Expatriates should beware hidden costs of living in UAE

A new report says expats drawn in by a tax-free environment should be sure to take into account rising costs.

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ABU DHABI // Expatriates travelling to the UAE to work are attracted by the tax-free income, but are often unaware of the hidden costs.

A new Economist Intelligence Unit report entitled UAE Expats and the Bottom Line, has shown the property market and rising education fees to be some of the challenges.

The report is based on an annual survey tracking more than 50,000 prices in more than 130 cities.

Adam Green, editor of the report, said would-be expatriates should consider the cost of utilities and other fees before moving.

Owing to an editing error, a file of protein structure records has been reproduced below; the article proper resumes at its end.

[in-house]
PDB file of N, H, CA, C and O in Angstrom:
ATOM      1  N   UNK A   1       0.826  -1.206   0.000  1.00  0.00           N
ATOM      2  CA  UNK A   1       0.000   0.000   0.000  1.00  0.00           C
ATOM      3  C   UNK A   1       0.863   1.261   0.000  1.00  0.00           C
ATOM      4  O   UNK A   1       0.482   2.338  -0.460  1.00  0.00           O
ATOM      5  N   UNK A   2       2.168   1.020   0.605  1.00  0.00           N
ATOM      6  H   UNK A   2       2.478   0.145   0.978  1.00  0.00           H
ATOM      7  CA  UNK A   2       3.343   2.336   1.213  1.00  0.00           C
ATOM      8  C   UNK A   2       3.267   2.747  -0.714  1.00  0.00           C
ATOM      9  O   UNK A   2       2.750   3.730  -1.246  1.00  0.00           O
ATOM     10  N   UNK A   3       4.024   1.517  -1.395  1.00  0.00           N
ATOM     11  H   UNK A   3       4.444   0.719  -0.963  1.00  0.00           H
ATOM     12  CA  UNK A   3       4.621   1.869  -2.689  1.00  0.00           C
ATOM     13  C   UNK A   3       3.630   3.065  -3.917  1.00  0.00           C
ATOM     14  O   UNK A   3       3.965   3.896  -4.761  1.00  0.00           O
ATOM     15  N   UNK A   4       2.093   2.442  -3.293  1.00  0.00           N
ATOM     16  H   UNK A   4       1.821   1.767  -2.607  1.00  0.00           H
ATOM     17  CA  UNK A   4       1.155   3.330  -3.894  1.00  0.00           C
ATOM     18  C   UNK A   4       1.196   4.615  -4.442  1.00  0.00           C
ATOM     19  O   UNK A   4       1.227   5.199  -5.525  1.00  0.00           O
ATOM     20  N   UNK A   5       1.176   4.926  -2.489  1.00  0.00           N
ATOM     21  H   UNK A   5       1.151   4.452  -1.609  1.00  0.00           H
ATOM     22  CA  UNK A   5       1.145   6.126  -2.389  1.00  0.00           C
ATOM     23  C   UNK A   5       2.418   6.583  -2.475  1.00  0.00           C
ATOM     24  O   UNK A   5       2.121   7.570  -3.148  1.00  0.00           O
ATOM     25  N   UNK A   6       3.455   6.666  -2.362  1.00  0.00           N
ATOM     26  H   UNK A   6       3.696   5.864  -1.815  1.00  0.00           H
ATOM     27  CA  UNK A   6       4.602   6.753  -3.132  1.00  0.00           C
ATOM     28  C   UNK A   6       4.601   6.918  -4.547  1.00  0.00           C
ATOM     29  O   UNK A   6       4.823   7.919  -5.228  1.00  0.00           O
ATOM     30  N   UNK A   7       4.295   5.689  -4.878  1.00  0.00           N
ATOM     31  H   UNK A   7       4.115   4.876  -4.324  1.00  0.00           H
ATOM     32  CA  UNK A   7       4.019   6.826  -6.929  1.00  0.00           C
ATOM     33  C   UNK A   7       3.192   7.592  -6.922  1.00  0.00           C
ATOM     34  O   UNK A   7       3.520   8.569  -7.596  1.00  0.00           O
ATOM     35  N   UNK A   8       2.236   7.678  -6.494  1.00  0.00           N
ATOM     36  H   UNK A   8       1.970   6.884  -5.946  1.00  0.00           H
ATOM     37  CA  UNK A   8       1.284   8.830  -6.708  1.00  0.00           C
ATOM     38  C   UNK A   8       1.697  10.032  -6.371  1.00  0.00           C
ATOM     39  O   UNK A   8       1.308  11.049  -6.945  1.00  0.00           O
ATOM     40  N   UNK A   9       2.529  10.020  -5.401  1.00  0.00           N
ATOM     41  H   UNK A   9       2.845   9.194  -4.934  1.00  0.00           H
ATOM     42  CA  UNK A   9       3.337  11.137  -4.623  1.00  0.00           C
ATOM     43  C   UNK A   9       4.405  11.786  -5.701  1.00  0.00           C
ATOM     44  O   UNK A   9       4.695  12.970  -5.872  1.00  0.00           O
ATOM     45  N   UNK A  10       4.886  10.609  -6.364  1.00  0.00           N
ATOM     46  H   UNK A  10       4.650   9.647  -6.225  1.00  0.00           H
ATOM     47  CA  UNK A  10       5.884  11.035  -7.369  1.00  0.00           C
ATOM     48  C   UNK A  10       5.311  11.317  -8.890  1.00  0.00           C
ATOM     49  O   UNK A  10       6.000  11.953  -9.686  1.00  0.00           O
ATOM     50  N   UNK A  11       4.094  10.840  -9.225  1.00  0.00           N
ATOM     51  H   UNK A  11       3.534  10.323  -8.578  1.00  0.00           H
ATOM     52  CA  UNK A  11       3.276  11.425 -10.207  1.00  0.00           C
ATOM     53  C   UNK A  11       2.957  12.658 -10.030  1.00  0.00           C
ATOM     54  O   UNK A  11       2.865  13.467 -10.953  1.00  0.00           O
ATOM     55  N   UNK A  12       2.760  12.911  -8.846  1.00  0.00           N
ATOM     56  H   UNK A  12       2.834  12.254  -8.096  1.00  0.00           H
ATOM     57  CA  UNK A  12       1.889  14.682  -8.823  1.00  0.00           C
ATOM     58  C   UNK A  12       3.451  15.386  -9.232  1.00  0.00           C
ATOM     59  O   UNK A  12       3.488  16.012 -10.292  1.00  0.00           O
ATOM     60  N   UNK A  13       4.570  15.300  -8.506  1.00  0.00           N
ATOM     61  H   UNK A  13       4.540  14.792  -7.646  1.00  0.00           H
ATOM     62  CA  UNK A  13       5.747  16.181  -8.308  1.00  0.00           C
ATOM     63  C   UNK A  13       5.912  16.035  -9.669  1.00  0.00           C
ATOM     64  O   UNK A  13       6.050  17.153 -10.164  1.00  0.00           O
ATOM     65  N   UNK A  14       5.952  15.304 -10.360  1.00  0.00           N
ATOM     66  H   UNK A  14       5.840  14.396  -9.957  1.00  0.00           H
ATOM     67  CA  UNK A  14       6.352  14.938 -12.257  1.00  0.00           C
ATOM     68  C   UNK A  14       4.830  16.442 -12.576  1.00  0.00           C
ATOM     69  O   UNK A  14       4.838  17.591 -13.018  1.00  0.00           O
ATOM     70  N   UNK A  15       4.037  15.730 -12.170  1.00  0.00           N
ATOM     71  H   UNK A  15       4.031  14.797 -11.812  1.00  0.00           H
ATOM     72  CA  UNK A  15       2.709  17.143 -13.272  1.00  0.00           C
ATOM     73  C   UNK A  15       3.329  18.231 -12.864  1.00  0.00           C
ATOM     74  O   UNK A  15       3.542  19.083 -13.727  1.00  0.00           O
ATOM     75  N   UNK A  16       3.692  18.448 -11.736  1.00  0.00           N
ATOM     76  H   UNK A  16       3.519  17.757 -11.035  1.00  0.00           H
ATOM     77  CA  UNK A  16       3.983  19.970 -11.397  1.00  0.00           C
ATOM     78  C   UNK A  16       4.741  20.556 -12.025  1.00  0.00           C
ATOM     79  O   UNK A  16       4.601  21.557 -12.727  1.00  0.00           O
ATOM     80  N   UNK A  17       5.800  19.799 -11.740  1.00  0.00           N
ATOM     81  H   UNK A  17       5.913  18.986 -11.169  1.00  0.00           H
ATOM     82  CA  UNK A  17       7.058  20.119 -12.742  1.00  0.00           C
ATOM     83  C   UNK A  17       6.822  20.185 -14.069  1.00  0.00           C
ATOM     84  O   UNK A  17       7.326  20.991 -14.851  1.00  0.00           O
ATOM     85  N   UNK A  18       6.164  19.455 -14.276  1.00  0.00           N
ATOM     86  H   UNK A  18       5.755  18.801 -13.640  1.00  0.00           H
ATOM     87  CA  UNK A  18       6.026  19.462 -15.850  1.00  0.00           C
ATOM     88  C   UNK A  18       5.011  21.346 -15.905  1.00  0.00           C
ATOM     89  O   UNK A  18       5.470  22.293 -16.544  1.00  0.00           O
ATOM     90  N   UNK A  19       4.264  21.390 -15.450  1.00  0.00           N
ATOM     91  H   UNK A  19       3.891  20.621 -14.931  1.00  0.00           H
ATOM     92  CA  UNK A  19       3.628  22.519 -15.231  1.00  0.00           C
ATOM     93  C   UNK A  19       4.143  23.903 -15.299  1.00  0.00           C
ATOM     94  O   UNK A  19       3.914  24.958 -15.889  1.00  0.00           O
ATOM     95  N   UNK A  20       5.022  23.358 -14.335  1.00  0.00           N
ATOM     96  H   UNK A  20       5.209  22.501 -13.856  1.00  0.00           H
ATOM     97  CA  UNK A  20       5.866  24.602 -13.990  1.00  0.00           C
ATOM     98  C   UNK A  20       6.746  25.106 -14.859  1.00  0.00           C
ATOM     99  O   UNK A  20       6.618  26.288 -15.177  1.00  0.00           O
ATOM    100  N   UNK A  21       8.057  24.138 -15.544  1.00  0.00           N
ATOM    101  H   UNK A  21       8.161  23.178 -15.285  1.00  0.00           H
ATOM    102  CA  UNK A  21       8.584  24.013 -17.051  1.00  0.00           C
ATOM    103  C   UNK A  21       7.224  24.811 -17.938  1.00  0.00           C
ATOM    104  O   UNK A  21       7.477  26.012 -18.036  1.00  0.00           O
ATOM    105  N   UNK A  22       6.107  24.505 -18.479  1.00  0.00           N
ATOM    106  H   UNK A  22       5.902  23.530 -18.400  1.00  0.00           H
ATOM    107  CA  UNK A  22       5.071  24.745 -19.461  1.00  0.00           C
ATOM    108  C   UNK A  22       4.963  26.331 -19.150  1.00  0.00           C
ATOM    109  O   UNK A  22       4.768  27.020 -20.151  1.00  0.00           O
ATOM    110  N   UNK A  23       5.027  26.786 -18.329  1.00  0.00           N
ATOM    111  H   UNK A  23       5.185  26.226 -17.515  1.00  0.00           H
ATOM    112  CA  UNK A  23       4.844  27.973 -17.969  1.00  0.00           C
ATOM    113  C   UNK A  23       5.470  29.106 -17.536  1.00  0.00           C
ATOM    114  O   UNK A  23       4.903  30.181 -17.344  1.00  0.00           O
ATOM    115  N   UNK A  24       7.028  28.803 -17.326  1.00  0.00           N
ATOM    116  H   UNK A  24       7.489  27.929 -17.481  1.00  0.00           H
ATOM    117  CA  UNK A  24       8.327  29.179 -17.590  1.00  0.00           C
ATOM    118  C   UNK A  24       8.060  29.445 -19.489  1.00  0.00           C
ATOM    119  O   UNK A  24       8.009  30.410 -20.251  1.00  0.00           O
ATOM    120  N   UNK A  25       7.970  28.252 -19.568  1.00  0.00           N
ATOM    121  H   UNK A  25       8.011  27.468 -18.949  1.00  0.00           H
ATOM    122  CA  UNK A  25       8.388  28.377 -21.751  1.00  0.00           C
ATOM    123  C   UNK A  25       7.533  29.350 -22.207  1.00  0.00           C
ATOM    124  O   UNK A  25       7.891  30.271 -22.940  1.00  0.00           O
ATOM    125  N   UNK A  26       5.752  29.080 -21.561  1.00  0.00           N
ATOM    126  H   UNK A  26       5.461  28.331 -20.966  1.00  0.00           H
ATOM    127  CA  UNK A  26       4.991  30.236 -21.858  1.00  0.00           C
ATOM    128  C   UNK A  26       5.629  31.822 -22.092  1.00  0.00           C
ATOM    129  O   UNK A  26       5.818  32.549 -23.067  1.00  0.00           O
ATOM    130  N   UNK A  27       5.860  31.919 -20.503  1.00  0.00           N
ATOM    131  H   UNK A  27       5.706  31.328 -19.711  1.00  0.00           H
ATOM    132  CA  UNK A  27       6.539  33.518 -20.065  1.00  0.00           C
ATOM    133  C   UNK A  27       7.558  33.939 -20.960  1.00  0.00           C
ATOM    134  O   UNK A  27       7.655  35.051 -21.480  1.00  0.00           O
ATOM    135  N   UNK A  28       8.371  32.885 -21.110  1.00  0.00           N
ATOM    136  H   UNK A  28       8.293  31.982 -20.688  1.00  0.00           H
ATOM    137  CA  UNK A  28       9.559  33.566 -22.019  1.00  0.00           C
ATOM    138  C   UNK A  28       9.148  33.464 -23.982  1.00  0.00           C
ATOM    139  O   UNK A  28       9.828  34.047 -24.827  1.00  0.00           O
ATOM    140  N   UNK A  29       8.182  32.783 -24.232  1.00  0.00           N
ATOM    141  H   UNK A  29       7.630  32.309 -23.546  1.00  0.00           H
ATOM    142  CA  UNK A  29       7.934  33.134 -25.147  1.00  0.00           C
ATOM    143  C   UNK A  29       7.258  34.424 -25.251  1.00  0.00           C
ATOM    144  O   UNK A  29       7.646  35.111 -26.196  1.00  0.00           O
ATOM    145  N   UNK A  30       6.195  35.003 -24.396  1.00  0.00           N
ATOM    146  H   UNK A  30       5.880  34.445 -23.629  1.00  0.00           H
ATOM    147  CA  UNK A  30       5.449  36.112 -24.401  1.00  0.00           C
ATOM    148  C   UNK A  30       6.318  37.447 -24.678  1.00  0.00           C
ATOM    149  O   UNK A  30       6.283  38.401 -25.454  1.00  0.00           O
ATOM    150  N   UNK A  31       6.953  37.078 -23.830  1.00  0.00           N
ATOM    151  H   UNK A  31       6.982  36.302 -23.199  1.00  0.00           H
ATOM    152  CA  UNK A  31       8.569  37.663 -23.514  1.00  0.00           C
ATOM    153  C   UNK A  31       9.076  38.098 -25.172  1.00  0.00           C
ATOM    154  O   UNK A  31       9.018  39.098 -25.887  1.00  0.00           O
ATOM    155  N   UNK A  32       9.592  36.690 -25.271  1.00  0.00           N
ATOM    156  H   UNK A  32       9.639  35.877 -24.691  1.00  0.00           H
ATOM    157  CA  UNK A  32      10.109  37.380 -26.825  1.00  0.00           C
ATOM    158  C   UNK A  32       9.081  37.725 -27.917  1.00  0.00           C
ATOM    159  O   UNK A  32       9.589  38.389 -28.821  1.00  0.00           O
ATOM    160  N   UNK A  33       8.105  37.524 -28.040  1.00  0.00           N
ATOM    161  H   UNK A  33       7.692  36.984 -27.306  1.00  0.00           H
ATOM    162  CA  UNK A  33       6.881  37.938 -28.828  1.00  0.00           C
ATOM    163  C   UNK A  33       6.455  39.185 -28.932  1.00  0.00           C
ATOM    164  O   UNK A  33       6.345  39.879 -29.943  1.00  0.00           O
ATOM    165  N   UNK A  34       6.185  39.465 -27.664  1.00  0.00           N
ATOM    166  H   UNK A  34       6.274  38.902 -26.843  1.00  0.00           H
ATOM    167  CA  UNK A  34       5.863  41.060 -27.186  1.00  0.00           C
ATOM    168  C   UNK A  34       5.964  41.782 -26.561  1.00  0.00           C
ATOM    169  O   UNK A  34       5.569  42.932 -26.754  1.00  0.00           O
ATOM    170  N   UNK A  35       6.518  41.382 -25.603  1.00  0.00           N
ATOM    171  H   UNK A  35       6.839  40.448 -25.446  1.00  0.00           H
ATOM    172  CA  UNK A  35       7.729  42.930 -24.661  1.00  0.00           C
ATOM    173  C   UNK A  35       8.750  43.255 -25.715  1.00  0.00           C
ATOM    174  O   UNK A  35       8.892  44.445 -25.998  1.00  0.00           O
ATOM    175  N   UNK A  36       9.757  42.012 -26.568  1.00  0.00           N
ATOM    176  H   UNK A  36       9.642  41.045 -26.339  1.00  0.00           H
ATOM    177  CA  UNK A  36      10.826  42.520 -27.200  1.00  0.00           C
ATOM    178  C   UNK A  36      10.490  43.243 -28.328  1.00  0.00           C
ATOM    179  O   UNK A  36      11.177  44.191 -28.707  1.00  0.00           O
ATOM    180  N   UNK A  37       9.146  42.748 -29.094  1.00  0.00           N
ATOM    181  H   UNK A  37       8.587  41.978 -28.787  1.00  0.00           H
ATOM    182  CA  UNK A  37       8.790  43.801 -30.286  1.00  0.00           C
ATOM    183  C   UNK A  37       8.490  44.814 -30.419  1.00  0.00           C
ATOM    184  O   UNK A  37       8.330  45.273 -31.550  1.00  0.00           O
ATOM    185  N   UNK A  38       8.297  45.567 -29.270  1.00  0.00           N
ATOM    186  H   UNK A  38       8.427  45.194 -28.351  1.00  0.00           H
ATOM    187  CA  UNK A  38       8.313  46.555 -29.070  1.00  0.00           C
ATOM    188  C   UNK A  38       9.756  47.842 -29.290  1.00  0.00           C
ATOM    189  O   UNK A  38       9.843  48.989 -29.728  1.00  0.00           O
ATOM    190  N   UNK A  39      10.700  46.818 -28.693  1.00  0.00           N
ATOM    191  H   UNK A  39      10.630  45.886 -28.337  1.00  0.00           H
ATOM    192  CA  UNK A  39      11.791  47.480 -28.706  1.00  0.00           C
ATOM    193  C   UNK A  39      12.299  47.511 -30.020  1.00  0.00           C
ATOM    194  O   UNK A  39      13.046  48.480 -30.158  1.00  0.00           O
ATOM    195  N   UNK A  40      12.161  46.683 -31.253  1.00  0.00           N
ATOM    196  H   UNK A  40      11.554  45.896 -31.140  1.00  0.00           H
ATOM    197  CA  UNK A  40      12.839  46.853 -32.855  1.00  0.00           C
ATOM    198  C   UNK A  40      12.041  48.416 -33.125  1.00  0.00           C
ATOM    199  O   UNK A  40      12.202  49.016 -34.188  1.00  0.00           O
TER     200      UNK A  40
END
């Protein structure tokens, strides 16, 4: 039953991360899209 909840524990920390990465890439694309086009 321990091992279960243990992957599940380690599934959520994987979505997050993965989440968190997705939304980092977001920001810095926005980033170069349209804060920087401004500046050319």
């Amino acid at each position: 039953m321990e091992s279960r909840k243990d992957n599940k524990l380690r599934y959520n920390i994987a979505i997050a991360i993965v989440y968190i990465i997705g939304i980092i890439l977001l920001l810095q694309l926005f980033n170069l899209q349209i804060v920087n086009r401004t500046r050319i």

“While the UAE does still offer high salary packages and zero income tax, expats should not assume they are going to simply pocket the difference of the tax break, with everything else staying equal,” Mr Green said.

“The cost of property and school fees are among the biggest challenges, but utilities, charges and indirect taxes can all add up.

“Expats who plan to save money while here need to do their sums before making the leap.”

Emirati Jassim Al Suwaidi, 34, said even nationals had to pay indirect taxes, including Salik and Mawaqif.

“We didn’t have to pay for parking not so long ago and could drive to Dubai without the Salik tags,” Mr Al Suwaidi said.

“ Even if we go to a restaurant in a hotel, we have to pay a 16 per cent service and tourism fee.

“I didn’t know I could be a tourist in my country.”